Students at Ohio University (OU) are organizing protests against the school’s designated “free speech zones,” according to an article published in yesterday’s Athens News.
According to the students, OU officials attempted to disband an anti-war rally held by other student groups on November 3. Over winter break, some students received letters informing them that they had violated the school’s “free speech zone” policy for “holding an unauthorized demonstration outside of the university’s approved “free-speech zones.’”
In response, aggrieved students formed an Ohio University chapter of Students for a Democratic Society (SDS). Sophomore Will Klatt, one of the group’s cofounders, told The Athens News that the group is planning a demonstration against the “free speech zone” policy. The rally, to be held on February 2, will take place in the same location as the November 3 rally.
Perhaps unsurprisingly, Ohio University is ranked a “red light” school on FIRE’s Spotlight, meaning that it enforces policies that clearly and substantially restrict freedom of speech on campus.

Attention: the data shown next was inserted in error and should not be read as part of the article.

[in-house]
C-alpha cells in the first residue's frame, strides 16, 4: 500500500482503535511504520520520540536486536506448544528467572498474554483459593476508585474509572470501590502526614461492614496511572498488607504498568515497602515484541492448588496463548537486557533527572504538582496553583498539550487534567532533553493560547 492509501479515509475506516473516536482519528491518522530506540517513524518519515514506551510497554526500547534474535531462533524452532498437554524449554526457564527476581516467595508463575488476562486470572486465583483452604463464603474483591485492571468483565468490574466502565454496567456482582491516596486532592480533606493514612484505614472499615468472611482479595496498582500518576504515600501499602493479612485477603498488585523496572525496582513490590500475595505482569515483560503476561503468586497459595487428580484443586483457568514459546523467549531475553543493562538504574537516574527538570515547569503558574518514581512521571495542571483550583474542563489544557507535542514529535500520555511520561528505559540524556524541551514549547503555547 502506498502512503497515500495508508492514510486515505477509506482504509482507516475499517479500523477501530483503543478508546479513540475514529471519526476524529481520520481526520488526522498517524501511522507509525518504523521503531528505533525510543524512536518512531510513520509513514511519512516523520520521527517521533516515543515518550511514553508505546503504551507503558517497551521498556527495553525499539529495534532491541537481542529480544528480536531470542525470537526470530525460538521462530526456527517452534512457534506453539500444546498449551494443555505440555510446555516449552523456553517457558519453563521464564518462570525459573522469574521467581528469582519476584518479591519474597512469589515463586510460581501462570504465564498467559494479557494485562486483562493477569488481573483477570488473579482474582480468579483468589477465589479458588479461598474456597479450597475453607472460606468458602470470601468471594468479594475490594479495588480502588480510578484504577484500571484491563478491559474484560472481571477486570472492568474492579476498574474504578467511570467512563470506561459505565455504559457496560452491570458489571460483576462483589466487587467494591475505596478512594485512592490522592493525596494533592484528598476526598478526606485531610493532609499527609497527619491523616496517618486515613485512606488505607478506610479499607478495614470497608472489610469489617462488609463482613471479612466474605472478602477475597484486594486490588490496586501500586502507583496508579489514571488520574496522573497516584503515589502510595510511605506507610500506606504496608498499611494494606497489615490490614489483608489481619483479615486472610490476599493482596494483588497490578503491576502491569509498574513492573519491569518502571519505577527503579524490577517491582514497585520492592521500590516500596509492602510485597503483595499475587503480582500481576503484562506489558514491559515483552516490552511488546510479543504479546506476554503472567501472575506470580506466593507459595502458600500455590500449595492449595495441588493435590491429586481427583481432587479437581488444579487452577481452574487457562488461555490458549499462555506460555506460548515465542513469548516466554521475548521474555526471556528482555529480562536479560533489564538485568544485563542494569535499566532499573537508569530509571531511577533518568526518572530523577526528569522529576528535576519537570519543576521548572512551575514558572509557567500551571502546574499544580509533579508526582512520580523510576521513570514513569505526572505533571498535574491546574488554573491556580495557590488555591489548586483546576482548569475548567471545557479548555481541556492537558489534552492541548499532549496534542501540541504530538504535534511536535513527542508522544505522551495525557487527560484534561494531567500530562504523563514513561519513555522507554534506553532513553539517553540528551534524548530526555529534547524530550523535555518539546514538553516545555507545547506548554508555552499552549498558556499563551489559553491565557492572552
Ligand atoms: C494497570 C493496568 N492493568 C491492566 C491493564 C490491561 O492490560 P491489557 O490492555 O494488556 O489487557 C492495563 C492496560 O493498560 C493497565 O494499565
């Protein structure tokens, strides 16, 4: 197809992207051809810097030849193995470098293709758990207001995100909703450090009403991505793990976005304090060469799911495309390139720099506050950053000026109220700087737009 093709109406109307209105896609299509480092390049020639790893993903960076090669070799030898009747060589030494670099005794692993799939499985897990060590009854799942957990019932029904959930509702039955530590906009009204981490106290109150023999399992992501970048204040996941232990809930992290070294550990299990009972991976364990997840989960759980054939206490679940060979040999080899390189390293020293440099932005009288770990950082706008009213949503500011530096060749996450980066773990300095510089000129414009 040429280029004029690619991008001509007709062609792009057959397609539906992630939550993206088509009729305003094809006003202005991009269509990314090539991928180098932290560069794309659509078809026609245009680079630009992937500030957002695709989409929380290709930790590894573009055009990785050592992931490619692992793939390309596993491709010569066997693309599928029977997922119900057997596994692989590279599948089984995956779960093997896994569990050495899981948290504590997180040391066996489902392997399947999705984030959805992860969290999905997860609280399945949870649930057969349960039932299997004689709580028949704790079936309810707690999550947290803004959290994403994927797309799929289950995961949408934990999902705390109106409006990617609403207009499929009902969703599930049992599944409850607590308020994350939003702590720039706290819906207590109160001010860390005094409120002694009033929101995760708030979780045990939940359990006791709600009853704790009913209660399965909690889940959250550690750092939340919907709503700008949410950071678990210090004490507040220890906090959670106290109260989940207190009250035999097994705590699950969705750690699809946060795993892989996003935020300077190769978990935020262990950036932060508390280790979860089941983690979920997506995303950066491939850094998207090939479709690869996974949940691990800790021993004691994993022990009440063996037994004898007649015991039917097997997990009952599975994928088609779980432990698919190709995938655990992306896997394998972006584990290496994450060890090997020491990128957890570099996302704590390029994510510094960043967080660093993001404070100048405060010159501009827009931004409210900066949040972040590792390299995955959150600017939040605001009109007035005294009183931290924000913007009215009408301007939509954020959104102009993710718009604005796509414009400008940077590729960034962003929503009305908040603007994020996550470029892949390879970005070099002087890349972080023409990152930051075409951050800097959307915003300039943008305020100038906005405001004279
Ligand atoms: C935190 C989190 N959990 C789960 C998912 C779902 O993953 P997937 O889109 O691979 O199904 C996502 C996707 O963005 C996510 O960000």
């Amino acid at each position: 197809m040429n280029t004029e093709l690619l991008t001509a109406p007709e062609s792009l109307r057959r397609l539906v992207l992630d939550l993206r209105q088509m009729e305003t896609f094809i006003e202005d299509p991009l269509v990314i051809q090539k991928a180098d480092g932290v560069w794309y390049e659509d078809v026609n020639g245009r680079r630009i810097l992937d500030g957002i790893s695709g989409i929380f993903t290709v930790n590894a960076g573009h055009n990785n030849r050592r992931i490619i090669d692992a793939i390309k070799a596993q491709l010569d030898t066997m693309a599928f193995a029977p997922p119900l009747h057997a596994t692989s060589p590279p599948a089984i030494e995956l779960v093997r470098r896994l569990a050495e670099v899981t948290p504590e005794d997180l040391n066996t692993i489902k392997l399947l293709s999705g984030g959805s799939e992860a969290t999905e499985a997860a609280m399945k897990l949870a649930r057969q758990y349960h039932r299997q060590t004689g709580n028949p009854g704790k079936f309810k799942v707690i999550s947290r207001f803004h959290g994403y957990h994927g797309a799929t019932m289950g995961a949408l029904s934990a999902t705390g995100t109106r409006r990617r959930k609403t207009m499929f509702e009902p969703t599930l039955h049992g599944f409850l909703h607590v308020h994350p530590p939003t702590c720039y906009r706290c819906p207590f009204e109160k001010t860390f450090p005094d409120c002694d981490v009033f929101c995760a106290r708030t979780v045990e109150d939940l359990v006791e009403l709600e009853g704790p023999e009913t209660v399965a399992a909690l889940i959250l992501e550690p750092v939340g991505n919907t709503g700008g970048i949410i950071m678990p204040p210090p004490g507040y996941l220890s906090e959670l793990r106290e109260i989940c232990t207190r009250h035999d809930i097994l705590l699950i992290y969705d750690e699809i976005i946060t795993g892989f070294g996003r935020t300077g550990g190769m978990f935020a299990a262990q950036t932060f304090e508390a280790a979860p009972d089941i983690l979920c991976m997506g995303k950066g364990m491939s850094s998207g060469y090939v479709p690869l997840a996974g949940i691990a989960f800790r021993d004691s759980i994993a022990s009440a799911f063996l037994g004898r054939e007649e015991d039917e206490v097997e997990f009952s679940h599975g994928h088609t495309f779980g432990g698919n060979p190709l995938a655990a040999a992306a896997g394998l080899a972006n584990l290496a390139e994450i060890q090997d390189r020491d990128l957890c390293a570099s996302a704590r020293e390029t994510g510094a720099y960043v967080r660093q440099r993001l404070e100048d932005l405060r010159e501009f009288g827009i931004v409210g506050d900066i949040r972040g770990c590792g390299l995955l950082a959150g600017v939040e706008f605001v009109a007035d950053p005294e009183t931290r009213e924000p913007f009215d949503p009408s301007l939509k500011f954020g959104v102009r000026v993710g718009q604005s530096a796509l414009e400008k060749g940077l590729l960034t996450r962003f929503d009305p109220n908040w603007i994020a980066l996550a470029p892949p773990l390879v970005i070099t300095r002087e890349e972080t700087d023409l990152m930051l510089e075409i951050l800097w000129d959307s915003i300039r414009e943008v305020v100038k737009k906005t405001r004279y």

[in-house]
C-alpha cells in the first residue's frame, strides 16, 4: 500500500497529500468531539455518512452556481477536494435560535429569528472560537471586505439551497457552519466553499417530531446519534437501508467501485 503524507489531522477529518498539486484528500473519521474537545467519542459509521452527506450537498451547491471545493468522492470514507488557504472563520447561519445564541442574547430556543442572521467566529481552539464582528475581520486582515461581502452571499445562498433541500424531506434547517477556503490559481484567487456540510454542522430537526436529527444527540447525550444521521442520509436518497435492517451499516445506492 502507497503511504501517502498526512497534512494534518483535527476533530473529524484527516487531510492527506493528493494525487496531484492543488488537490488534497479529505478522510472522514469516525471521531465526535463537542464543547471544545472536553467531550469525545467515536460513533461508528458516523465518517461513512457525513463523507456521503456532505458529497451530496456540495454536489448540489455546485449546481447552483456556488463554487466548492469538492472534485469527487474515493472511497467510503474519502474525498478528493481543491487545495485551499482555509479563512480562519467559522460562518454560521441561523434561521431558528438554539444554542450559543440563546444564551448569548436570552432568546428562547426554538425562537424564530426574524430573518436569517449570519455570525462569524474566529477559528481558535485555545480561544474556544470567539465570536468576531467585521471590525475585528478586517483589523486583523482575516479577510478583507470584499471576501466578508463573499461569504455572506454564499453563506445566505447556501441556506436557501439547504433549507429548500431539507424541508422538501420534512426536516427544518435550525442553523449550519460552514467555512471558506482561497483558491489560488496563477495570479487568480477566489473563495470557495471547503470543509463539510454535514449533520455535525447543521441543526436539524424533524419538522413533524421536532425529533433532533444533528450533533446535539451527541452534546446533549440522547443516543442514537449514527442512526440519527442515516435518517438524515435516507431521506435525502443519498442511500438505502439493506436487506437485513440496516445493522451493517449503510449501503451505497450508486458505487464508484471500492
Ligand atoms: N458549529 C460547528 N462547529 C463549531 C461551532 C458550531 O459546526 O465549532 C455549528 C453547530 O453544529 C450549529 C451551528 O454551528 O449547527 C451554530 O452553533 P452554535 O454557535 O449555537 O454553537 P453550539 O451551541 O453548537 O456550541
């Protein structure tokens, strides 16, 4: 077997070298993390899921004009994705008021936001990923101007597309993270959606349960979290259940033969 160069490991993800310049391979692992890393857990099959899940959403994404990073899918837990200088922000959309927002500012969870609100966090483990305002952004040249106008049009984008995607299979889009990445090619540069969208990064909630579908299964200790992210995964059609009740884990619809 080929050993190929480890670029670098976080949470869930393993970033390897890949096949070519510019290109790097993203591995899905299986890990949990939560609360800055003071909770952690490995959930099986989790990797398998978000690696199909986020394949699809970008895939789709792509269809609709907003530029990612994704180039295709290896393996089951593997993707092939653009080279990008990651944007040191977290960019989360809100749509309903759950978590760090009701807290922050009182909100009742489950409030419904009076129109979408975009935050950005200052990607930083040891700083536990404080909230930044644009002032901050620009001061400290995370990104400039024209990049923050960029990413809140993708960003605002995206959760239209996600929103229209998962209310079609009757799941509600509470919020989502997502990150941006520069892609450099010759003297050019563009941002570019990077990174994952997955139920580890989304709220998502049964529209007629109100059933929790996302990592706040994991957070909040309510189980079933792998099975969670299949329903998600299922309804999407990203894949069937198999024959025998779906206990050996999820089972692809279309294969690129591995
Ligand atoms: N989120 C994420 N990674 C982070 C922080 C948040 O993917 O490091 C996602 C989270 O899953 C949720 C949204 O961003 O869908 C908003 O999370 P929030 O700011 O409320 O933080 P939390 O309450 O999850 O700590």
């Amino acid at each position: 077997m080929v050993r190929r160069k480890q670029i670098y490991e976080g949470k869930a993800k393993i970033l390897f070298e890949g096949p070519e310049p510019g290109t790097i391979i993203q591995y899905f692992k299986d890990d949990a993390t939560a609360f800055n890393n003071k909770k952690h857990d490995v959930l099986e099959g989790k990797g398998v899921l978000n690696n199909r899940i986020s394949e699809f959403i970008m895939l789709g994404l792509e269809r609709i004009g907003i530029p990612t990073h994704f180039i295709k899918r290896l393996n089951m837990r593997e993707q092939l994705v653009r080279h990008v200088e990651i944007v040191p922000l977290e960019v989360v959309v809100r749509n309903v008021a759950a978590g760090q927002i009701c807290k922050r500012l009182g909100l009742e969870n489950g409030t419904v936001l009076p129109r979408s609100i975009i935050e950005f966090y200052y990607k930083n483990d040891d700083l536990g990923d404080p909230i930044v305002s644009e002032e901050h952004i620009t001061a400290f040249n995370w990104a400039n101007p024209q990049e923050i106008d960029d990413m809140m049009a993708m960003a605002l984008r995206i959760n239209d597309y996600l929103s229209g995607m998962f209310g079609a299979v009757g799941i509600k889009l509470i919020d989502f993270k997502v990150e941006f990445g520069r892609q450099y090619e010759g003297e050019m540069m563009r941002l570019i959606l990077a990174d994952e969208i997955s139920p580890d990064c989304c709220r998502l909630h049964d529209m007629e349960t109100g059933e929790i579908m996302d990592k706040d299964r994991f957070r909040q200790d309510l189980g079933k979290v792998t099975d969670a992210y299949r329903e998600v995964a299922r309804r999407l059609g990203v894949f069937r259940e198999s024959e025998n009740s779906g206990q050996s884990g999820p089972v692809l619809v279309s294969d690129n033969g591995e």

It is important to note that the OU chapter of SDS is not the only one currently engaged in a fight against administrators at a public university over the enforcement of “free speech zones.” FIRE is actively supporting the University of Central Florida (UCF)’s SDS chapter in a similar battle, after UCF administrators used their “free assembly areas” policy to prevent students from holding anti-war rallies on campus.
Courts have consistently held that public universities may enforce reasonable time, place and manner regulations when regulating First Amendment activity on campus, as long as they are narrowly tailored to serve a significant governmental interest and alternative channels of communication are still available. Consistent with this standard, FIRE strongly believes that a university best serves its community by ensuring that protected speech is allowed as much “breathing room” as possible. Indeed, as FIRE said in a letter to UCF President John C. Hitt, federal law “does not support the transformation of public institutions of higher education into places where constitutional protections are the exception rather than the rule.” Of course, this statement applies with equal and undiminished force at public universities around the country, from Ohio to Florida, Alaska to Maine.